The PhD program is designed to attract students who wish to develop a broad base of sociological knowledge, such as would equip students to embark on academic careers in leading institutions of higher education. The PhD program boasts a wide array of curricular strengths and diverse methodological offerings, all of which draw upon the department’s emphasis on the study of social inequalities along lines of race, class, and gender. Faculty expertise ranges widely from domestic U.S. concerns to issues that affect groups, regions, and societies on a global scale.
The PhD program is organized around four key areas of specialization:
In addition to the graduate courses offered in the areas of specialization, the program offers a strong foundation in both theory (classical and contemporary) and methods (quantitative and qualitative). Reflecting the program’s distinctive emphasis on social inequalities, students are required to select a core elective in this field, choosing from a list of approved courses maintained by the department (e.g., Social Psychology of Stratification (SOCL 7263) and Class Structure and Social Inequality (SOCL 7252)). As students complete their core requirements, they also work closely with individual faculty members to advance their work within one of the department’s standing areas of specialization. Students also have the right to petition to construct their own areas of specialization (pending departmental approval) and have completed area examinations in a host of subfields. Among these are environmental justice, political economy of global capitalism, theoretical criminology, feminist theory, political sociology, social psychology, sociology of violence, and immigration, among many others.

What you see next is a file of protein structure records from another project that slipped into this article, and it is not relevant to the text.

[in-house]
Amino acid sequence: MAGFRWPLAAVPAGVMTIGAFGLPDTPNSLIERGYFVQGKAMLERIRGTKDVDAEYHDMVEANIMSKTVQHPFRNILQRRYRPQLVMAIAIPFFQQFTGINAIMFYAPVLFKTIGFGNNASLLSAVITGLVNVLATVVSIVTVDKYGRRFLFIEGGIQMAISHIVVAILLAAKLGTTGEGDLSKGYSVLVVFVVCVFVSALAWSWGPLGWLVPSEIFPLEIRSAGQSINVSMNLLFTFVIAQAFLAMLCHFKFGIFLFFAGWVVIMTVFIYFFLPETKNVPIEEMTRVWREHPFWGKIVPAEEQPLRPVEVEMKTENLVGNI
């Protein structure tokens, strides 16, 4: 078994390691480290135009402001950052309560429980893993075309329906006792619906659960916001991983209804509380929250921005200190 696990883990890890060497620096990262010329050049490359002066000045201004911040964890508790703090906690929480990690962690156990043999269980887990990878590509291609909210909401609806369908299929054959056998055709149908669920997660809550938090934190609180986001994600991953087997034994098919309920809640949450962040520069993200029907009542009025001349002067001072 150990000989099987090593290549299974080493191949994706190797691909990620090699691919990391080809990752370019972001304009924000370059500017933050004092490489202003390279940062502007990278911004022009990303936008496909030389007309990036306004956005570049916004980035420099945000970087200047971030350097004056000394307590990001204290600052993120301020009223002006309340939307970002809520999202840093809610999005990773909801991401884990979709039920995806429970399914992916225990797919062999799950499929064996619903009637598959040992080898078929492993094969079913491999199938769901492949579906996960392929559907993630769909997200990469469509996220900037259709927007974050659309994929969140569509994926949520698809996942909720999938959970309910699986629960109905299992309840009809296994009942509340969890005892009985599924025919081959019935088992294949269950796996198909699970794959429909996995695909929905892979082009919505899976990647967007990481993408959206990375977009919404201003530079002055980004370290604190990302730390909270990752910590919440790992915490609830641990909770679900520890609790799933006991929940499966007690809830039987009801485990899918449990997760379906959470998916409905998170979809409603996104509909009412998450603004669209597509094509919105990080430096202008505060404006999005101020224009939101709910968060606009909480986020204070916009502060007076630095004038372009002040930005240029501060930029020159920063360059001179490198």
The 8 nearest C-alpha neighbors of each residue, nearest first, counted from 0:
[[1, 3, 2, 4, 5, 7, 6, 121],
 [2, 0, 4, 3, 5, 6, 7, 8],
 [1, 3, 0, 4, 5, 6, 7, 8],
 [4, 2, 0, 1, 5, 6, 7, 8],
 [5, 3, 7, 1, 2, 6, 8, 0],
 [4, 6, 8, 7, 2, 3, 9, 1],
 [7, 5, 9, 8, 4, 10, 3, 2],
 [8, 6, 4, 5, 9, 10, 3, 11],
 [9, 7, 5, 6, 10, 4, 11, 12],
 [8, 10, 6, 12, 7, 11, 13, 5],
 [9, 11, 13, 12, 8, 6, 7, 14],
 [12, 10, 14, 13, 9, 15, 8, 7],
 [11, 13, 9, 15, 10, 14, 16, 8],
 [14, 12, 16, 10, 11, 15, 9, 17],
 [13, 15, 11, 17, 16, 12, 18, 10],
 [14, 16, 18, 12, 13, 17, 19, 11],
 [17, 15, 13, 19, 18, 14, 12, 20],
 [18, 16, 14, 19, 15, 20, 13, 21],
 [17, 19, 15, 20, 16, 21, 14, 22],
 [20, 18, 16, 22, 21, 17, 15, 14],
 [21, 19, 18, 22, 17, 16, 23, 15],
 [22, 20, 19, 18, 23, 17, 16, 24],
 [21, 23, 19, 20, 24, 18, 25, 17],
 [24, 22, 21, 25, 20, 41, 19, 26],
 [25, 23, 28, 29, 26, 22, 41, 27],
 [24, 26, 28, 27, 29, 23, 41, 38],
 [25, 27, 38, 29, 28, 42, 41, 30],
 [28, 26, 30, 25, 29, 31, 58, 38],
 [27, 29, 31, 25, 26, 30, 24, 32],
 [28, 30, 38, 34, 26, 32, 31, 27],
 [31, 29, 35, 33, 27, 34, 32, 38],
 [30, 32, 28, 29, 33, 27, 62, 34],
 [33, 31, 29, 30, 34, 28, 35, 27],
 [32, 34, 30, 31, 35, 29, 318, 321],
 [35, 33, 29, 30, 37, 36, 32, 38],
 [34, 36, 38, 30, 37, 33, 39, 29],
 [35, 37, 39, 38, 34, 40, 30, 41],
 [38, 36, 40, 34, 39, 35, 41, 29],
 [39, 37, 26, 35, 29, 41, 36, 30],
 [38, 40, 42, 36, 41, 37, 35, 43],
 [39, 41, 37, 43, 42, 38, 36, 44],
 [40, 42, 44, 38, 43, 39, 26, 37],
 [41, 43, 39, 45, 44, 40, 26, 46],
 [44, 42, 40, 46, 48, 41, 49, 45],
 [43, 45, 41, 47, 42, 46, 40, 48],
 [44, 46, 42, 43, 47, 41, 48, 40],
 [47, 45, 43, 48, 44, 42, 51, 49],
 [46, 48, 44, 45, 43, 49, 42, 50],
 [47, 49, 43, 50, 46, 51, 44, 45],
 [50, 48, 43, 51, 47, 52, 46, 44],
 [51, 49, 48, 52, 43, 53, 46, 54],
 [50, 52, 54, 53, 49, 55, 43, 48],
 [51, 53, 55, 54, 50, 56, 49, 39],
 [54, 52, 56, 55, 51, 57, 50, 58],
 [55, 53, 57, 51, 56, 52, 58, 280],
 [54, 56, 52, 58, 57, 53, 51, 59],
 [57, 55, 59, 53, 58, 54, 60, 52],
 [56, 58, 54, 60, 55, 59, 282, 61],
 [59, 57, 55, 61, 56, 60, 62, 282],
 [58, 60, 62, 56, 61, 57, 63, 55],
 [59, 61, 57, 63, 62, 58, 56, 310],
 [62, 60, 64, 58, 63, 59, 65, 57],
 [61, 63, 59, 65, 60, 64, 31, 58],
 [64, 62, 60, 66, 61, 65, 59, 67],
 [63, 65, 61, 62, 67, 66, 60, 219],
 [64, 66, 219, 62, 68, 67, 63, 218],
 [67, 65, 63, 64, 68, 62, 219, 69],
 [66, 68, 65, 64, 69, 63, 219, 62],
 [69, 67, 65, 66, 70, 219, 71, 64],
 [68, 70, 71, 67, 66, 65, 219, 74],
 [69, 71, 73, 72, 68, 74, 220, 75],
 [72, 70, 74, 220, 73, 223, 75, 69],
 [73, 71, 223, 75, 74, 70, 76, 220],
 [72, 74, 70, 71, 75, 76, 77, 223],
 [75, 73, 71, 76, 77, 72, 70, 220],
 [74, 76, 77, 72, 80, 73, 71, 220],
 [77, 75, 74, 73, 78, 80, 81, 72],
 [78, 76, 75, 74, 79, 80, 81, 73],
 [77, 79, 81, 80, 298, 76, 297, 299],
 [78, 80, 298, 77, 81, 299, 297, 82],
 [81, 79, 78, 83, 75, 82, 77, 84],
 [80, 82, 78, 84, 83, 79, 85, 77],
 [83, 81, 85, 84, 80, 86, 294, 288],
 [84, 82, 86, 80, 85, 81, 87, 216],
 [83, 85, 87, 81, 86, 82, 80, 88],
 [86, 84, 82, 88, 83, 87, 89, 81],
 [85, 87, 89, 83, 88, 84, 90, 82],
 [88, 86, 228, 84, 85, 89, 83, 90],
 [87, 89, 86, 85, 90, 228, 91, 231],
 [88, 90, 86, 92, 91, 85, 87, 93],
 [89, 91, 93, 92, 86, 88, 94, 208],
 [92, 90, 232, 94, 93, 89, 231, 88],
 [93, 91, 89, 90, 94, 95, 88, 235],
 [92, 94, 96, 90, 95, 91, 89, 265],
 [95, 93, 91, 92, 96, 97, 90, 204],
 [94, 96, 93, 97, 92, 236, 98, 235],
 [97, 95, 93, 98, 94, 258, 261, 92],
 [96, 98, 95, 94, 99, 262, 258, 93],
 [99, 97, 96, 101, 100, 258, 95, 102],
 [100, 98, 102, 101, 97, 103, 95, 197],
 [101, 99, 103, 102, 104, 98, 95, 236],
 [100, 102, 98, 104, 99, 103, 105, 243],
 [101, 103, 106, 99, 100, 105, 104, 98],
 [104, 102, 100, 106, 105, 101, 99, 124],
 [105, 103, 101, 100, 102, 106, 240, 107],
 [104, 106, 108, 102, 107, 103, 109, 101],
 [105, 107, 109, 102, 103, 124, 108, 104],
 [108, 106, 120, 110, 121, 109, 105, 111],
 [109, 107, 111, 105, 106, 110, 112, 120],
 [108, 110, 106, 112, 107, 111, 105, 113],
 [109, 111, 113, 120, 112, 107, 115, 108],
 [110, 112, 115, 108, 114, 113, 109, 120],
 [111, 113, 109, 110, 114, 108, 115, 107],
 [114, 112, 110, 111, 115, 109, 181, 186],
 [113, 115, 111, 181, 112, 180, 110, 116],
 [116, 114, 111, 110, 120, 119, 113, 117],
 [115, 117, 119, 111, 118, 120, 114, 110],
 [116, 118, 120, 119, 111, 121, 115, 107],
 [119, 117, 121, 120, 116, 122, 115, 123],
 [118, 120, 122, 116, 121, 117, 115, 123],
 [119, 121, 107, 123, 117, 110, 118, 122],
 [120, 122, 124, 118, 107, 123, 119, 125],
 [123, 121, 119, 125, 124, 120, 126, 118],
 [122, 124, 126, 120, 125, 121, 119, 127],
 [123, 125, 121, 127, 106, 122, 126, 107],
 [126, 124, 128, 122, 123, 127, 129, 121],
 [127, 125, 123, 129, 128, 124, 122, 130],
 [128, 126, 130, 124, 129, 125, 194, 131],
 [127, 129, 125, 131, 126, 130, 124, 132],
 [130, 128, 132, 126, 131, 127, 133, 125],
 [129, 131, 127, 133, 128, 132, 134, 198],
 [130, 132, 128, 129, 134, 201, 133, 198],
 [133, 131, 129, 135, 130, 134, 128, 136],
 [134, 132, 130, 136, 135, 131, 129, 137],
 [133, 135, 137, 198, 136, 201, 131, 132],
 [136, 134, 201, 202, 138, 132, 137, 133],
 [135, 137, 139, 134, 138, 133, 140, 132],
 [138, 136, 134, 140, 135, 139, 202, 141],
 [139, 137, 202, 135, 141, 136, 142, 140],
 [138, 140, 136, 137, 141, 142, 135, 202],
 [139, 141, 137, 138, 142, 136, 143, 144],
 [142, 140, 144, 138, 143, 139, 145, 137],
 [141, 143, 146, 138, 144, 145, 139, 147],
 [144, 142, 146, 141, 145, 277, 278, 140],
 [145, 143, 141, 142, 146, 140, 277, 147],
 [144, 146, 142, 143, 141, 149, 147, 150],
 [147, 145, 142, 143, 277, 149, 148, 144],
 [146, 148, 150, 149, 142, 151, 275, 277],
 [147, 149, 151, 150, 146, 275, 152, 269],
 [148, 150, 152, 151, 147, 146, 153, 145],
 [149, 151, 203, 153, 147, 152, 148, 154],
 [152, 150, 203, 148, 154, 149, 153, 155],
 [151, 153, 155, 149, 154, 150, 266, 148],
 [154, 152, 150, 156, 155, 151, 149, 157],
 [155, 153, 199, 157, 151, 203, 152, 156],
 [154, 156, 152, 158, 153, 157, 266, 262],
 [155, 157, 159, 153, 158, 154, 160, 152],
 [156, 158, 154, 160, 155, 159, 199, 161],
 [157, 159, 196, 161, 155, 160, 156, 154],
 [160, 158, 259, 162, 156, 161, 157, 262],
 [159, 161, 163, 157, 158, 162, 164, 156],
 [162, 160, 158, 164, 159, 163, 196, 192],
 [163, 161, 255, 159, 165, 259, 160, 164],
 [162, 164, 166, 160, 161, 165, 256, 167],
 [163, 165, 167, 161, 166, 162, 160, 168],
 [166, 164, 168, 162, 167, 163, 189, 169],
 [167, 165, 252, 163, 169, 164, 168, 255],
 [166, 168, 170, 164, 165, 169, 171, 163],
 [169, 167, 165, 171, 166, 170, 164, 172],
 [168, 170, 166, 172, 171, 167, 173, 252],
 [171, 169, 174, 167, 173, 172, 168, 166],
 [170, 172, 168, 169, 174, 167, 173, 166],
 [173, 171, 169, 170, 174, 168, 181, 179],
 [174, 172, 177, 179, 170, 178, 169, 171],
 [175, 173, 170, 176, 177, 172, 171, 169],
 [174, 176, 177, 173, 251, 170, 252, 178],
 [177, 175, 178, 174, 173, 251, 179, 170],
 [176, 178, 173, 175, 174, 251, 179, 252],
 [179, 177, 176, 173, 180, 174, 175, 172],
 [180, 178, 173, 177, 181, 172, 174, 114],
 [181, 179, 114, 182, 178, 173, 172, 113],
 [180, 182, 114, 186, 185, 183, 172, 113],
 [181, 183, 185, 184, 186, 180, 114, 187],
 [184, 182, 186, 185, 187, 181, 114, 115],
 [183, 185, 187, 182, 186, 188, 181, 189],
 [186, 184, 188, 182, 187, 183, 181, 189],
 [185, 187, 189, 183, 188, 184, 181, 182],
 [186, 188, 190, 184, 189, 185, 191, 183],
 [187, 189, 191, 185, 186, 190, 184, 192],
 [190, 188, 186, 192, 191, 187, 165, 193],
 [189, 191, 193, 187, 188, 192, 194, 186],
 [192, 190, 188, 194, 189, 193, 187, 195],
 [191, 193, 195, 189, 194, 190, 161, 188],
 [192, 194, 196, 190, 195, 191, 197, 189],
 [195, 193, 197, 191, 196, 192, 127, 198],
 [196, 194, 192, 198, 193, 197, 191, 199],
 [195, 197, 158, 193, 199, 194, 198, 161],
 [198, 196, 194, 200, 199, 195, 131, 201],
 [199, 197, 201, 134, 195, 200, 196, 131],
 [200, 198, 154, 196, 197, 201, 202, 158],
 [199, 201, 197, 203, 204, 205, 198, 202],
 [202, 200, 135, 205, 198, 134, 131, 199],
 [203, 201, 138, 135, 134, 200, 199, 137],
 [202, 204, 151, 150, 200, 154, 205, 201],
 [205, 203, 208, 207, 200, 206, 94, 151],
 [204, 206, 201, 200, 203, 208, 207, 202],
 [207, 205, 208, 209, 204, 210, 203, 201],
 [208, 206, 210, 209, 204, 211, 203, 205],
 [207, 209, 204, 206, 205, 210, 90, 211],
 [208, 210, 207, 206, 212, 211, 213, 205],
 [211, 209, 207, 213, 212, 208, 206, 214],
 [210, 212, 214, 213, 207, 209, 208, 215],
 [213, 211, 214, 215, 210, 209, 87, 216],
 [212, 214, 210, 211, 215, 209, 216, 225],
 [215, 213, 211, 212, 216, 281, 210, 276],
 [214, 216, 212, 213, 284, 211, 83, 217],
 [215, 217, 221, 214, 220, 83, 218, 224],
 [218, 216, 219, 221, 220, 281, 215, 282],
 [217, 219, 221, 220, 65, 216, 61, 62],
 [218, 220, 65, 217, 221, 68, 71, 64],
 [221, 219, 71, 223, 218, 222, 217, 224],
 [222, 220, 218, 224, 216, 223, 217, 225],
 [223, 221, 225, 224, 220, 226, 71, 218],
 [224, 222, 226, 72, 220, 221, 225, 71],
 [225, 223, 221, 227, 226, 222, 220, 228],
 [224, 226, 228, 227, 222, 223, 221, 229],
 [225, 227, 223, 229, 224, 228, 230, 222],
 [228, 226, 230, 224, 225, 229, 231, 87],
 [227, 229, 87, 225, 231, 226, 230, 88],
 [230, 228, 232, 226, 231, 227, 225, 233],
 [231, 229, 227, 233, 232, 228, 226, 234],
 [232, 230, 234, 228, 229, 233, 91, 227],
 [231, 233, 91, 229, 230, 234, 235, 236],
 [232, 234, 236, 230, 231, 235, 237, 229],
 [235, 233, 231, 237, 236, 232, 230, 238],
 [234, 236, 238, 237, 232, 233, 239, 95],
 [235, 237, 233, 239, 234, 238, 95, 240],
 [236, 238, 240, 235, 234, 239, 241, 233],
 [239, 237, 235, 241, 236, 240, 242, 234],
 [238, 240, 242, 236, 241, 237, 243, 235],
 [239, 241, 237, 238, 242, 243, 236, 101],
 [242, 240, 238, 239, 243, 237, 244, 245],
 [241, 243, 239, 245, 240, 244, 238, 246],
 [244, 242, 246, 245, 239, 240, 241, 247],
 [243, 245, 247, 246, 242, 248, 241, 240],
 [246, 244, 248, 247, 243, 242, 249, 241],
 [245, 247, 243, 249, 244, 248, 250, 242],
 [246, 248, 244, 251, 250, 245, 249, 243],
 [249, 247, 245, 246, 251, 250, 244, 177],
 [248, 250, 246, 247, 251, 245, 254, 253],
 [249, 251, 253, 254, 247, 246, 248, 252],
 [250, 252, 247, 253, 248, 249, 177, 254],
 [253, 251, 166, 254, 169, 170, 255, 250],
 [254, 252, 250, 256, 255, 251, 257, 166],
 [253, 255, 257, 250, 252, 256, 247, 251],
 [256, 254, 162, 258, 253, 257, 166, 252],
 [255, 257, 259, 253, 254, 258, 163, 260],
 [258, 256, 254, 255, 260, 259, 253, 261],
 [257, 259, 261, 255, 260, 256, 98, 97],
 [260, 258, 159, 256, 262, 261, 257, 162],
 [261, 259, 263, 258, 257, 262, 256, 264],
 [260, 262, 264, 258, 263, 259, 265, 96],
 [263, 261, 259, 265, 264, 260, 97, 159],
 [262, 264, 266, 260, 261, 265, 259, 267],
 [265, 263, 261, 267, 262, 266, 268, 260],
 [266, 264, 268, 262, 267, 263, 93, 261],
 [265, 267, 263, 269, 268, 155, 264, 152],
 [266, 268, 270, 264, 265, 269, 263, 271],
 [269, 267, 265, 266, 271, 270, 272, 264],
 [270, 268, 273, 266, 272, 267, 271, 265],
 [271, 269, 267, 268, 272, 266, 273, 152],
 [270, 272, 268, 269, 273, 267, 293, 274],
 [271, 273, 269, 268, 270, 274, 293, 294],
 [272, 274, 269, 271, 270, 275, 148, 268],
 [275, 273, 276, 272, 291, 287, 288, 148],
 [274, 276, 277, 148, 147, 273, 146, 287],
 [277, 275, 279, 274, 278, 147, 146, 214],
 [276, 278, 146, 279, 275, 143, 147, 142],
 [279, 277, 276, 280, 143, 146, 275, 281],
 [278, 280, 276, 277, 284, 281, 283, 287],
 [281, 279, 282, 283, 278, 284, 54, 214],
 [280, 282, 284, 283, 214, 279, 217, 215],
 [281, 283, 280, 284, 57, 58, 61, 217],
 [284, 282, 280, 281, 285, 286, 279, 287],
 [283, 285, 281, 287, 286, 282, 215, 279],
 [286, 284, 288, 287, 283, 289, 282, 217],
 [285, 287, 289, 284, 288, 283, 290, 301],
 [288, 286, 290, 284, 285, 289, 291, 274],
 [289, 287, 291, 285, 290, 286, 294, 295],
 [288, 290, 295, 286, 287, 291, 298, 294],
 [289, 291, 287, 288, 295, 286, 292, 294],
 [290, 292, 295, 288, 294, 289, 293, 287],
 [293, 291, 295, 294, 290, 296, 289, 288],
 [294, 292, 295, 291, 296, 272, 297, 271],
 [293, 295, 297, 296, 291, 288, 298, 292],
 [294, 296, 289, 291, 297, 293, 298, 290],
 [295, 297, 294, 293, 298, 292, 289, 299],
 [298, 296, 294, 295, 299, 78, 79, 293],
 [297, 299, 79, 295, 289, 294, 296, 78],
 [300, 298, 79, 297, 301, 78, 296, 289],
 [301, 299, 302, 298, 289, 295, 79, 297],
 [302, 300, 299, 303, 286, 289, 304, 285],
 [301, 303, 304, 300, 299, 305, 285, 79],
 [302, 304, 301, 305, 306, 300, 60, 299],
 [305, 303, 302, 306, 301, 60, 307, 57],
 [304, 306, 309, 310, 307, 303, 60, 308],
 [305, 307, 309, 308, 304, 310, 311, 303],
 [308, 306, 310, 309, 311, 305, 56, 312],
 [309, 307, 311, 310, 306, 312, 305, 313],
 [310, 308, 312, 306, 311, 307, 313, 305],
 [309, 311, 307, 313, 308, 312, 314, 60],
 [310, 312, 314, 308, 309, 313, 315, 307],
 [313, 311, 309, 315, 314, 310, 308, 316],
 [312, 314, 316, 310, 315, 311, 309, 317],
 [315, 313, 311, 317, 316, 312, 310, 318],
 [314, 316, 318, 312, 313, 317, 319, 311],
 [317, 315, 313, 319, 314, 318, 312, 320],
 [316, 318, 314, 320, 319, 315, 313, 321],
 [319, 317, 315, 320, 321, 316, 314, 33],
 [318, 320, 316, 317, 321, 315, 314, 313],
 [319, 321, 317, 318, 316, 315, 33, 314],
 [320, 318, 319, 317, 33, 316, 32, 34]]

The PhD program is designed to admit relatively small numbers of graduate students each year, which affords students the opportunity to forge close working relationships with the faculty. Our faculty and graduate students work together in a number of interdisciplinary research projects, programs, and centers, including the Social Science Environmental Health Research Institute; the Brudnick Center on Violence and Conflict; the Dukakis Center for Urban and Regional Policy; the Institute on Urban Health Research and Practice; the Environmental Justice Research Collaborative; the Institute on Race and Justice; and the Women’s, Gender, and Sexuality Studies Program. Many of the faculty in the Department of Sociology and Anthropology have additional interests and are affiliated with other departments on campus, including environmental studies; law and public policy; Latino, Latin American, and Caribbean studies; African-American studies; international affairs, Jewish studies; and criminal justice. Students who wish to work with faculty in other disciplines are encouraged to enlist the aid of the sociology graduate director or their advisors in contacting individual faculty members.